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Triumph hits back at critics

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Triumph International has slammed debate about its role in Myanmar as "schizophrenic" following the company's decision to pull out of the country.

This content was published on February 15, 2002 - 13:17

Swiss-based Triumph announced at the end of January that it was halting production and laying off 1,000 workers in Myanmar, formerly known as Burma.

The announcement came after increasing pressure on the garment manufacturer from unions and non-governmental organisations over the human rights situation in the South-East Asian country.

The Geneva-based International Labour Organization, which has called for sanctions against Myanmar, says there are about one million forced laborers in the country.

Job losses

In an interview with swissinfo, Wolfgang Spiesshofer, one of the firm's directors, attacked the company's critics. He said he could not understand why opponents would want to see hundreds of people out of work.

"I think personally the situation is a little bit schizophrenic," explained Spiesshofer. "The organisations that claim we must close this operation in Myanmar also claim at the same time that it is a pity that so many people are losing their jobs."

"These organisations are normally asking or requesting that social standards are looked after, that we have very good working conditions and that we have a good salary," added Spiesshofer. "But they are also asking to put people out on the street and this is something I cannot understand."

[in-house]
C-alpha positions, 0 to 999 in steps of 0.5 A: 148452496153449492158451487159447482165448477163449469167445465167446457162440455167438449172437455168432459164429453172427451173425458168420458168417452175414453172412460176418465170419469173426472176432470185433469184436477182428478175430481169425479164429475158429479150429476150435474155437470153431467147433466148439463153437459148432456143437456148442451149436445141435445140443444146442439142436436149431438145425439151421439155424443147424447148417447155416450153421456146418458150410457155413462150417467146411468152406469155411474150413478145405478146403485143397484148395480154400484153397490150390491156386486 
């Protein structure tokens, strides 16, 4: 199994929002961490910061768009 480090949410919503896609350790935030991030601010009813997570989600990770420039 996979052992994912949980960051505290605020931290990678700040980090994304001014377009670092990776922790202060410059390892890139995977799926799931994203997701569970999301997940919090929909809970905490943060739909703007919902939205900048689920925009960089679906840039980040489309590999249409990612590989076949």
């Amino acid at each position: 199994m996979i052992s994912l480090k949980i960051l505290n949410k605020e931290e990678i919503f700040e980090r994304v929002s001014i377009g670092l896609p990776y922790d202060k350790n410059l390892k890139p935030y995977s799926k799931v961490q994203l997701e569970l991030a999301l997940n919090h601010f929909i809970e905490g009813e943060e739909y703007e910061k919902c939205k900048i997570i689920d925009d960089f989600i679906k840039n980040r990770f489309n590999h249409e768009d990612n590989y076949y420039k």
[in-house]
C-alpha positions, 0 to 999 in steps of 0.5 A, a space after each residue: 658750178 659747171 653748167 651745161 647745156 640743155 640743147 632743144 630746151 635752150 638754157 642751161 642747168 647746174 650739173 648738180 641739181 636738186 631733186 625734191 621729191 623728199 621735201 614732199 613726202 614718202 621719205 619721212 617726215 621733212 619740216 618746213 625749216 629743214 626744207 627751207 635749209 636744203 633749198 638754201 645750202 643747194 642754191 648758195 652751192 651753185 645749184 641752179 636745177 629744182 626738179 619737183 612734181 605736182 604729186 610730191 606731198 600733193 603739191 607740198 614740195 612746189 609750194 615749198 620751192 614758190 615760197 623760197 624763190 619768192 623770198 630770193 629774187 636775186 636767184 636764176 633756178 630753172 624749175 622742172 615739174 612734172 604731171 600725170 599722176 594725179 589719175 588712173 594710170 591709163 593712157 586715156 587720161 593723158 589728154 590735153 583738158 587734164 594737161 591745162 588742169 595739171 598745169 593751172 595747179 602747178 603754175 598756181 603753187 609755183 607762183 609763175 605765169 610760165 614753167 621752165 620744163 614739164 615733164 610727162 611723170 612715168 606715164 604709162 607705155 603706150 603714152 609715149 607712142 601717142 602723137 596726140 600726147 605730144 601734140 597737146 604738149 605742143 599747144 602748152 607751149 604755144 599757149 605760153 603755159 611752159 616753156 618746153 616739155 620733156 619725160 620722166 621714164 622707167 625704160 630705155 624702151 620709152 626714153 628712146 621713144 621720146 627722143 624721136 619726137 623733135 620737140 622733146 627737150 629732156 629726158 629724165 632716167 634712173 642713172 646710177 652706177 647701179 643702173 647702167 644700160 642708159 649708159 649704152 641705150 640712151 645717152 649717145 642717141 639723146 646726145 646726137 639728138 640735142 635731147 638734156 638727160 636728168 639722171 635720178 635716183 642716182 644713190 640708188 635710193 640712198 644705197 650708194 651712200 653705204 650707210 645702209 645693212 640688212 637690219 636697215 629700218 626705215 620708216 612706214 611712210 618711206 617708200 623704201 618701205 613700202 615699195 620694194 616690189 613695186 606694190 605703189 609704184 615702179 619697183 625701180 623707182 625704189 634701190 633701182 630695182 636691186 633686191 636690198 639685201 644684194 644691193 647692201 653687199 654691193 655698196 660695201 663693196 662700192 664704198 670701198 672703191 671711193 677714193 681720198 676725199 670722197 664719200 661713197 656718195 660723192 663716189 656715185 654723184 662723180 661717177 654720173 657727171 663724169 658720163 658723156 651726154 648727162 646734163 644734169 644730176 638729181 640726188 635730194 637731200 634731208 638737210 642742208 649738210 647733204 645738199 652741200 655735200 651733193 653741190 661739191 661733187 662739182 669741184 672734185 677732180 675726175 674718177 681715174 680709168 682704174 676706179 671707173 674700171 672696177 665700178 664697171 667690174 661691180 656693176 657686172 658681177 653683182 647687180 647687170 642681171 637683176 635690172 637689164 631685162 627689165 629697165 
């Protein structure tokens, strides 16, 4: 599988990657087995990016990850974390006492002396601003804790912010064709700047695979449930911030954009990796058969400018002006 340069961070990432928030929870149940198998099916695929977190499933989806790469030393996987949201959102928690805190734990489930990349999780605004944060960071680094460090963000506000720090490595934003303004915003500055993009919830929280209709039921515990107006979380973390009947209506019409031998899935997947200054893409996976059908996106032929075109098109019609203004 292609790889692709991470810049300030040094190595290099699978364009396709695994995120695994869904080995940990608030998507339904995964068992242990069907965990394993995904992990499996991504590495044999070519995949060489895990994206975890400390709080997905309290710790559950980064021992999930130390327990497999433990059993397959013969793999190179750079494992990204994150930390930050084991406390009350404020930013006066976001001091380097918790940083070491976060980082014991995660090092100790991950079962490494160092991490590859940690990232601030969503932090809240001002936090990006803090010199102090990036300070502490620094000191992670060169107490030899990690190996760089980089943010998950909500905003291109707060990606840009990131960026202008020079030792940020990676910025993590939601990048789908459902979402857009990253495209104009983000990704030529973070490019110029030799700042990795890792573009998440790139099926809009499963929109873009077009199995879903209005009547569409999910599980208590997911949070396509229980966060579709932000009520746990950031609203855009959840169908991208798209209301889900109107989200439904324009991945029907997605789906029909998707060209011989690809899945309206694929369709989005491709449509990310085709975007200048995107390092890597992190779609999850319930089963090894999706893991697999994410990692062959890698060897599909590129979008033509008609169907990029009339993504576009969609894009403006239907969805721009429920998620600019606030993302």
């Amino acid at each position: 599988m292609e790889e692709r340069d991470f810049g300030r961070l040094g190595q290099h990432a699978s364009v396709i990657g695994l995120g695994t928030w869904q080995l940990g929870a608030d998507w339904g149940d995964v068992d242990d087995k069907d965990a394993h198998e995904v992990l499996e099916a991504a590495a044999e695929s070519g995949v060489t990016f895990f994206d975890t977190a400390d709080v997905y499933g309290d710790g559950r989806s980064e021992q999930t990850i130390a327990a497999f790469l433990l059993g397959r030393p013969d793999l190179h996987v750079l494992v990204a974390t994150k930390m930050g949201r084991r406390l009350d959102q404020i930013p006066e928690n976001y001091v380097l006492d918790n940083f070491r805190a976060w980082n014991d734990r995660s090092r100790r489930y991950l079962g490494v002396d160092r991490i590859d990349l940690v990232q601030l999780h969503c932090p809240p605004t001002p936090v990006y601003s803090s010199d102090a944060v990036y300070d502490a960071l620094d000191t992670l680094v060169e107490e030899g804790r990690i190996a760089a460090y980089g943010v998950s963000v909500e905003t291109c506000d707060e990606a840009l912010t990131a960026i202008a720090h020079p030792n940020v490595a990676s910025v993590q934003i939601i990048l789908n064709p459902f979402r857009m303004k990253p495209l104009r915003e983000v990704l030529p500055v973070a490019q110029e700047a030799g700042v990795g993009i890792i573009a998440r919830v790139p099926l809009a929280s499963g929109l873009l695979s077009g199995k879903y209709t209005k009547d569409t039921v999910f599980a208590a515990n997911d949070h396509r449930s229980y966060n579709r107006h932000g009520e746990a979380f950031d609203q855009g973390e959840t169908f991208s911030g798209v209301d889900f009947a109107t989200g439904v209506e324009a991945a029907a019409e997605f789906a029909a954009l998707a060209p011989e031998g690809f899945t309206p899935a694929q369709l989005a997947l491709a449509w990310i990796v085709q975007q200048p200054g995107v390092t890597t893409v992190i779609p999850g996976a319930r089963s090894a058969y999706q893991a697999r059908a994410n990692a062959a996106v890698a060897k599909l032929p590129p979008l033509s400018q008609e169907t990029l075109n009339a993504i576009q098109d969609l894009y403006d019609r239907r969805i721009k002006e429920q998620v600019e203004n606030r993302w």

In an attempt to avoid laying off staff in Myanmar, Triumph held negotiations with interested parties for several months. Despite intensive efforts, no buyer could be found.

Help for employees

As a result, Triumph decided to gradually wind down production. The company says it is working on a social plan to help employees affected by the closure.

Triumph was founded in Germany back in 1886 supplying lingerie to the British market. Since then, the Spiesshofer and Braun families have run it for more than a century.

The issue of inheritance tax used to give the founding families more than a few headaches. But these have been resolved since the group moved its corporate headquarters to Switzerland in the 1970s.

"One of the reasons we're here is the tax structure, which is more favourable than in Germany," noted Spiesshofer.

He added that in the future the company would be focusing on the expanding "Russian and Chinese markets".

by Tom O'Brien

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